The EDI Comeng font is based off the image samples of destination indicators seen on Metro Melbourne's EDI Comengs. It features uppercase letters, lowercase letters, numerals, punctuation marks, accented letters, German-specific letters, some mathematics symbols, Croatian and Slovenian-specific letters and Turkish-specific letters.
This is the screen font from the IBM 5100 Portable Computer. It is uppercase-only, and has a large repertory of APL-related characters as well. Of note is that no two adjacent horizontal dots are ever both active, because the font seems to have also been intended to be used with a dot-matrix printer.
An alternate version of Dynastium made to fulfill a request.This is a clone of Dynastium
This is a thick dot-matrix version of a very popular classic computer, and it's normally used on word processors, electric billboards, etc. Probably a great font! Update: I just updated to the better, thick dots for all letters and symbols.This is a clone of Apple 2b Dot-Matrix
Recap of a dot matrix lettering taken from a colored sketch originally designed by Jurriaan Schrofer.
It been a while since I did one of Schrofer
It's got more "okayer" detail than the other one. Just as okay as the other one. Really.This is a clone of 8x8 Okay Screen Solid
Welcome to the Pixel Hive.
YOU CANNOT ESCAPE THE PIXEL HIVE
This is a rendition of one of A. V. Hershey's dot fonts from his 1967 paper "Calligraphy for Computers", the "Mathematical" (serif) font. This version is really a hybrid of the original "Mathematical" and "Cartography" fonts, having some symbols such as the circle drawing and map symbols that the "Mathematical" font originally lacked.This is a clone of Hershey Dot Cartographic
This font is a recreation of Richard Wisan's "ELITEQ.LQN" font file (c) 1990 for use with the program LQMATRIX. From Mr. Wisan's comment in the LQMATRIX documentation file: "ELITEQ.LQN: resembles Epson's resident Roman font, but slightly reduced to suit elite spacing."
LQMATRIX was a font design program for use with Epson LQ [Letter Quality] 24-pin dot matrix printers and compatibles. Created by noted linguist, anthropologist, and photographer J. David Sapir, the program had its beginnings in 1985 and was published by Jimmy Paris Software; the last known version that I have been able to find is version 4.44 (1991). Mr. Sapir included font set submissions from LQMATRIX users in some of the later updates; my version includes Mr. Wisan's file. A screenshot of the program is included in the comments section below.
While the graphics mode of dot matrix printers could print rather complex pictures, it remained extremely slow for large amounts of specialized text. By uploading an LQMATRIX font file into the printer's RAM, the temporary font could be used interchangeablely with the printer's resident ROM fonts. The result was a much faster print speed with little sacrifice in quality -- plus, one could design their own special glyphs or characters to suit their needs!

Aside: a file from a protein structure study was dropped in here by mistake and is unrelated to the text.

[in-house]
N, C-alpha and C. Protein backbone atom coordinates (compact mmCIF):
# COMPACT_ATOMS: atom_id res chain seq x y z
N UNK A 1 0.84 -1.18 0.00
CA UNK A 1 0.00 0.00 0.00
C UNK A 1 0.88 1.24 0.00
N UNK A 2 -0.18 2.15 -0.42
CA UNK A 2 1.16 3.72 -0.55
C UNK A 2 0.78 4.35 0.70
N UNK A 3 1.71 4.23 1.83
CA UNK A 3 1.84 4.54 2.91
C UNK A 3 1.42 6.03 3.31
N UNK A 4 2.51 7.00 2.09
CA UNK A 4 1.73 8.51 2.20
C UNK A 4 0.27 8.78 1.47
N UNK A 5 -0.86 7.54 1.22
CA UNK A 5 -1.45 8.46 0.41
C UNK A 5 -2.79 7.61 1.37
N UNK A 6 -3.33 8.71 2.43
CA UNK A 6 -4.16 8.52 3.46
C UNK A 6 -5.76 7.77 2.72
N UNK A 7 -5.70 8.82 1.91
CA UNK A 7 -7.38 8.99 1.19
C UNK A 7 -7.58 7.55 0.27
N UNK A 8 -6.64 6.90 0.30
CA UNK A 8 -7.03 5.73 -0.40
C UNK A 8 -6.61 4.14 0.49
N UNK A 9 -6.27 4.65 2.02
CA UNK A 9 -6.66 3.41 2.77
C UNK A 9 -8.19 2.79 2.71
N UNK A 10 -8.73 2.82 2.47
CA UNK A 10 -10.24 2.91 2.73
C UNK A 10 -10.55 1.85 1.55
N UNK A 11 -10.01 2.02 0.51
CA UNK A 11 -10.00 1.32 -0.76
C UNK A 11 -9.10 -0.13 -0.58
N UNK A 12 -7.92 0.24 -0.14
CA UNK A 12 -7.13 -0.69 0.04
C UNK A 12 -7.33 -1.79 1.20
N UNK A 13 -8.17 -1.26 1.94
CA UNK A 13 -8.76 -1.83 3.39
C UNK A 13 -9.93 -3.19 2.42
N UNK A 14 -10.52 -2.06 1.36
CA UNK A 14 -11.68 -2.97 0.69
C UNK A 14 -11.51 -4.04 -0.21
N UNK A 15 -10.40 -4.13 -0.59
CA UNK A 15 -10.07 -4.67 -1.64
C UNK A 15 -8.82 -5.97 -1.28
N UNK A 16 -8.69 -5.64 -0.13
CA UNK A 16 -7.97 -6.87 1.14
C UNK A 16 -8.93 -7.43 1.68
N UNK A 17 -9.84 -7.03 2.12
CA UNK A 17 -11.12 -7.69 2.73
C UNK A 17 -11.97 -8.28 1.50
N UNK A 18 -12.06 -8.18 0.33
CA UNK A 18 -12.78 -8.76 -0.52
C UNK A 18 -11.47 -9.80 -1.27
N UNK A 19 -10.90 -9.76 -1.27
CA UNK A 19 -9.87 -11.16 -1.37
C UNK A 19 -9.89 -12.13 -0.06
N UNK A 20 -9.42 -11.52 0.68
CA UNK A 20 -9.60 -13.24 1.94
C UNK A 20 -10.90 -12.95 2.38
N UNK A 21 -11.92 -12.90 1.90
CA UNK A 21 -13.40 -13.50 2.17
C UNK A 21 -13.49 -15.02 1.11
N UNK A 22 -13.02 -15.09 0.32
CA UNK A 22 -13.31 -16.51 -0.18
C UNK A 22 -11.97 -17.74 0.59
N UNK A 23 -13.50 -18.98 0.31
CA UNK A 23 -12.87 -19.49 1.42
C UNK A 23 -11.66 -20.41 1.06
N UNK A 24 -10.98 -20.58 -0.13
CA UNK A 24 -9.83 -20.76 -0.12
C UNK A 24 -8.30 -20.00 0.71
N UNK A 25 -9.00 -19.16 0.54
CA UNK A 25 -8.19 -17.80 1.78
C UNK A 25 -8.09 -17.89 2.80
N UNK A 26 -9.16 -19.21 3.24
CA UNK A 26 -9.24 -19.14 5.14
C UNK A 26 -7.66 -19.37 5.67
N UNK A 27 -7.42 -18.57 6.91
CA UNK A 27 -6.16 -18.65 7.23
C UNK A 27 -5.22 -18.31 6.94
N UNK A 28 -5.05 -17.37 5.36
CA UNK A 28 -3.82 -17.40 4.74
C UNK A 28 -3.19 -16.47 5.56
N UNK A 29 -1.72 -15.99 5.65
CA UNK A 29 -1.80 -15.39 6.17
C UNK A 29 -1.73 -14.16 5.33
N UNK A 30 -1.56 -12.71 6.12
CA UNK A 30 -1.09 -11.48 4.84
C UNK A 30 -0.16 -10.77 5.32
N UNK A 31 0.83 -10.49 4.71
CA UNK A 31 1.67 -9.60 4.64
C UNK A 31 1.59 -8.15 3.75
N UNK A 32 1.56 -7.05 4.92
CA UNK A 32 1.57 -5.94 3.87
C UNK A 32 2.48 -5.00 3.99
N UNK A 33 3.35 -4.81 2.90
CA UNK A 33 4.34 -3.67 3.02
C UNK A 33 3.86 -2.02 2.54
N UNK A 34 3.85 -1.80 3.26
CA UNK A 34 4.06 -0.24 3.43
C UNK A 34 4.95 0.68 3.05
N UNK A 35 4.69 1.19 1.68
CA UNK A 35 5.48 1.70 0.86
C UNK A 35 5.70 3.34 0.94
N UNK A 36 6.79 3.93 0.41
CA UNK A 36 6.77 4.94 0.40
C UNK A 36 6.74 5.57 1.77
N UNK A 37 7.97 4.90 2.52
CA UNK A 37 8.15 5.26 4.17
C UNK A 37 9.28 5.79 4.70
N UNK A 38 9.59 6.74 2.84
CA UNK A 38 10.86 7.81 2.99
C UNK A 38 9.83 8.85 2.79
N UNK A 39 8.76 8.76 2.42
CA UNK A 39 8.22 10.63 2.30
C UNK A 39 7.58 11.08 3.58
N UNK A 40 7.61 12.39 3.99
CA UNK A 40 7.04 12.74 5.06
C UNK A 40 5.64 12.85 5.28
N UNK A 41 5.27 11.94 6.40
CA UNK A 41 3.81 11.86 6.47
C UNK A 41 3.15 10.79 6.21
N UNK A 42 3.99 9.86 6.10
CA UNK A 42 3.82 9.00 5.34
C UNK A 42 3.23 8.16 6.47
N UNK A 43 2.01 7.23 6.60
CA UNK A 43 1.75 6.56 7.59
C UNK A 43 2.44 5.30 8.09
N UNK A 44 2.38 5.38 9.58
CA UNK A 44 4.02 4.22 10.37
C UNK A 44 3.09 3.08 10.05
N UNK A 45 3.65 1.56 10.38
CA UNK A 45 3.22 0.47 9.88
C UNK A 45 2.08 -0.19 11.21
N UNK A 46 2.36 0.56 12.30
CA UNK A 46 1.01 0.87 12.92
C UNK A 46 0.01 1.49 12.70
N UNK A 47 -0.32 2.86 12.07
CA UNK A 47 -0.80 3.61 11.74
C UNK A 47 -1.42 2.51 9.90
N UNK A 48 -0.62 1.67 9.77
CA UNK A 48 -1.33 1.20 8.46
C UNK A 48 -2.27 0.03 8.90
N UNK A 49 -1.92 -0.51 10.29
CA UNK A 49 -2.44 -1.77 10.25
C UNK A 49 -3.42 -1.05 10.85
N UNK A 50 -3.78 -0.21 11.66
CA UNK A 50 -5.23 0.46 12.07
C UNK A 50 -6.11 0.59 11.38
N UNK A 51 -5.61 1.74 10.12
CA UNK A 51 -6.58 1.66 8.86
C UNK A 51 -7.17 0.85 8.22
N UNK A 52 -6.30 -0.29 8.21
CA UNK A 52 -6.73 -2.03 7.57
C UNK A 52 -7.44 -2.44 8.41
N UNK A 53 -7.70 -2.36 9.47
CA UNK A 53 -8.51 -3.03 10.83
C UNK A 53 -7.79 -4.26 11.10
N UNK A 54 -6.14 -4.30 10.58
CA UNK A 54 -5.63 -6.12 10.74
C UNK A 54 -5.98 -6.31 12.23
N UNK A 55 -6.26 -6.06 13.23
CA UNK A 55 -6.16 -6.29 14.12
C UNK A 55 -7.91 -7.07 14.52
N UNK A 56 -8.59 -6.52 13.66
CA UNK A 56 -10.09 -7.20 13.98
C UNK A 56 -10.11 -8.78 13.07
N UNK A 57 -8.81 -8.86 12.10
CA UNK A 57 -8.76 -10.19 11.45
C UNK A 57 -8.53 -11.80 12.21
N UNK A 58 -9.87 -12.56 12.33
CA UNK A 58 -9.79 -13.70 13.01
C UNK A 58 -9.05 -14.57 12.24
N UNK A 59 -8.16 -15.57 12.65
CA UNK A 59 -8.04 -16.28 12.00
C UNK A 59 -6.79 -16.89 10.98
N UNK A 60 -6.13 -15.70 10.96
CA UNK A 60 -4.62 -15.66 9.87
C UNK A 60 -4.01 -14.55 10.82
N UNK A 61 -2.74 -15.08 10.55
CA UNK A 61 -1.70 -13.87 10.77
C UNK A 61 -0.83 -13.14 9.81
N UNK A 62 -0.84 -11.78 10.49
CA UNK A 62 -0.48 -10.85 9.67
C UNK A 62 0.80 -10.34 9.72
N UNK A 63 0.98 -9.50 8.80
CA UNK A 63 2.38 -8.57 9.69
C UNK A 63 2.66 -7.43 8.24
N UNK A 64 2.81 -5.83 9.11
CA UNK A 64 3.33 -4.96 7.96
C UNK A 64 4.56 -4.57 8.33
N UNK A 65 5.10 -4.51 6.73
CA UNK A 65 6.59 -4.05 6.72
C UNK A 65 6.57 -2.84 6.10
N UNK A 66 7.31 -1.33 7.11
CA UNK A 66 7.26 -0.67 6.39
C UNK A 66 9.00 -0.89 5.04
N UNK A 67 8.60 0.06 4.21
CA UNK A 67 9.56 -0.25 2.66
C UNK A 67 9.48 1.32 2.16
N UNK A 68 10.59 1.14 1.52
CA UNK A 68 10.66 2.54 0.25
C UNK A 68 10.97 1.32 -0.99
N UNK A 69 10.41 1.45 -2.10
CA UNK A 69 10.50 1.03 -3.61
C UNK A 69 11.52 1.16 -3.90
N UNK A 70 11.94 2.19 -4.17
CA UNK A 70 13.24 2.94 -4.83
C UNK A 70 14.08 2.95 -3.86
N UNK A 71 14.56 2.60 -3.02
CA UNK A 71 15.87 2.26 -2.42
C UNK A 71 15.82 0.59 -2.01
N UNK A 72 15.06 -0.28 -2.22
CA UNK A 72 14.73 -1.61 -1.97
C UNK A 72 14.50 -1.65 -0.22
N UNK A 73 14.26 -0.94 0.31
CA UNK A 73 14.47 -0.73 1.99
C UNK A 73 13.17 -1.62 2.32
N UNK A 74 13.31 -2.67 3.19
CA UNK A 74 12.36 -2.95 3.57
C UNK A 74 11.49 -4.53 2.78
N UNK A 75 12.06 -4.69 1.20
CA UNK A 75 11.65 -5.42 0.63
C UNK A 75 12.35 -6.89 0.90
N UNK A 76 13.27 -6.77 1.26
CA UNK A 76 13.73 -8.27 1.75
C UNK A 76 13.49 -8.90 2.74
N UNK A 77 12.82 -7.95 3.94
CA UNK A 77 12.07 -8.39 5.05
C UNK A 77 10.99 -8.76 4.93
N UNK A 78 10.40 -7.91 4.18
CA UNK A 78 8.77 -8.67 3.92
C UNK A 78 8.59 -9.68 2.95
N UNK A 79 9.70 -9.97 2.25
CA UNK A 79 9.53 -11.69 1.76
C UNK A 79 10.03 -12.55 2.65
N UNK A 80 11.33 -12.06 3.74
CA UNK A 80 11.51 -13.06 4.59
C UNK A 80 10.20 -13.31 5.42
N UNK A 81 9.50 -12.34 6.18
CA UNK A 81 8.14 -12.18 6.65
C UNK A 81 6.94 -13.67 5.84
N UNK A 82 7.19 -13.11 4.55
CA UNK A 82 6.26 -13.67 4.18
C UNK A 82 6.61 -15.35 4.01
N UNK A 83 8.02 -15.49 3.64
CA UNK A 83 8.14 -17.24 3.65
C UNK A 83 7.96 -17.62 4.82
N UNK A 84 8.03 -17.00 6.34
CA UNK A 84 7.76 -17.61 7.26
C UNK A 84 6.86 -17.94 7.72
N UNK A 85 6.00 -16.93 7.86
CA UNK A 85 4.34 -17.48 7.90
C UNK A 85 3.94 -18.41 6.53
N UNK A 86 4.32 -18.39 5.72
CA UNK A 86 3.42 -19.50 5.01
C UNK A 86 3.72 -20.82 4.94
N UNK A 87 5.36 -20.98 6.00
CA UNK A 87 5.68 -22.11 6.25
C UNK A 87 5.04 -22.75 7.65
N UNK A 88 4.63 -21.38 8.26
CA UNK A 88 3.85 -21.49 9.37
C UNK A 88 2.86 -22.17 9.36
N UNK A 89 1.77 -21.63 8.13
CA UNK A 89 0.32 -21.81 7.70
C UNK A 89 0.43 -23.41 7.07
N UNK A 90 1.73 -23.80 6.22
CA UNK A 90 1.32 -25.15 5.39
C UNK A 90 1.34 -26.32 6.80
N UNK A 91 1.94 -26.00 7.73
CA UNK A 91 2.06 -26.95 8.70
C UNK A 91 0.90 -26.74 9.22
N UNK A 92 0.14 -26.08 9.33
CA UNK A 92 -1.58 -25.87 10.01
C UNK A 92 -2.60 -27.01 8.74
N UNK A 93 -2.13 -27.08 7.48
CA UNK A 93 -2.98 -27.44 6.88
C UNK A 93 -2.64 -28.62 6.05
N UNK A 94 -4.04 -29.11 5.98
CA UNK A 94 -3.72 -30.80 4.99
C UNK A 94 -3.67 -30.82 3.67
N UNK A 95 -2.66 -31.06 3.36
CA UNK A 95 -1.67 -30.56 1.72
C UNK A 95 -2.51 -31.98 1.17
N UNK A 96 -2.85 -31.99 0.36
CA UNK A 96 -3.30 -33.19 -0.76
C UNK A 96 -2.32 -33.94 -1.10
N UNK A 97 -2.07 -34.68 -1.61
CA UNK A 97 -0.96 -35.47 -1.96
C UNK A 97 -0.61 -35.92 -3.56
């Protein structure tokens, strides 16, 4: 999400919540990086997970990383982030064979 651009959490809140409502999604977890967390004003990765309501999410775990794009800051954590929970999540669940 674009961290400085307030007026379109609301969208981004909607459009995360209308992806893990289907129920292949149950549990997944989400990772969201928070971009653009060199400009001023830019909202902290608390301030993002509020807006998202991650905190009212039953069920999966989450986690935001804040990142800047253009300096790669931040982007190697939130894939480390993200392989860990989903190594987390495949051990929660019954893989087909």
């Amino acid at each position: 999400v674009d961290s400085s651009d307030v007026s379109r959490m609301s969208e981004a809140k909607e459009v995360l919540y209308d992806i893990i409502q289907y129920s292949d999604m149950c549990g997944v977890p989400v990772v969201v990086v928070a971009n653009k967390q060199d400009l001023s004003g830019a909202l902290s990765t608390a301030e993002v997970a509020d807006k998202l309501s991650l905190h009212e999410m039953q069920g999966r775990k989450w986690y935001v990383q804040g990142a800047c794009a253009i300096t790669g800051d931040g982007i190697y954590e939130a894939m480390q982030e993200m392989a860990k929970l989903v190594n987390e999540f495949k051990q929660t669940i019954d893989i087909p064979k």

This was accomplish by a sophisticated design program included with LQMATRIX, whereby users could create and save characters or symbols on a 24 vertical by 15 horizontal grid for the ASCII locations 032–126 (although 001-127 were permitted). One could even place dots in the 14 half-positions along the horizontal.
I have cleaned-up some of the curvatures and harmonized a number of glyphs (along with outright modification of a few, like W and w), yet they still adhere to the same 24 x 15 grid. The original designs can be found beginning in the "More Latin" section. Because the characters for "left single quotation mark" and "right single quotation mark" were not present in DOS, I have "created" them here for sake of completion.
A font resembling a stereotypical dot matrix printer font.
Another brickswap of Marengi. This one will be programmed into actual marquee displays, some physical and some software-based. If only the glow of the LEDs could be simulated with bricks!
Original size: 11pt (use multiples of this value for pixel perfection)This is a clone of Marengi
A letter decorated with a tilting dot pattern.
It's inspired by lettering seen on a brochure for Dutch theatre group "Sater" which was designed by "Jurriaan Schrofer".
I couldn't get it much more accurate that this, neither do I think it was wise desicion to make the main design isometric. Since now I'm tied to this projection. I might do a straight aligned version in the future.
Anyway, I think it is still a cool looking typeThis is a clone
Recap of the lettering for "Bols Jaarverslag 1971" originally designed by "Jurriaan Schrofer".
Recap from one of the alphabets originally designed by Dutch graphical designer "Jurriaan Schrofer".
A dot-matrix version of "Official-Ish", and a test of the Filters. :^)
The author recommends using this font at sizes that are multiples of 13, starting with 26, to ensure perfect pixel size/placement. 26, 39, 52, etc. were tested and looked perfect to my eye.
TIP: Size 13 looks like regular "Official-Ish"! You can treat this as two fonts in one for art purposes.This is a clone of Official-Ish
Modified variant of RNTG Larger, which will be seen on all RNTG machines starting February 5, 2018.
The font contains, next to ordinary characters, digits from the original RNTG Larger (1) font, 7-segment display and serif reproduction digits.This is a clone of RNTG Larger
Ferny Grove is a font based on one of the LED destination indicators found on QR EMU/IMU trains. This set includes letters, numbers, symbols, fractions, diacritics, and some Latin-extended-A sets.
A "pseudo" 5x7 dot matrix font (albeit not really), which is designed in a manner to increase readability as in a sans serif font like Arial.
The reason it's called "RNTG" is because it's the work for a fictional communication standard.
Update (12 Nov '17): Support for the Greek alphabet added.This is a clone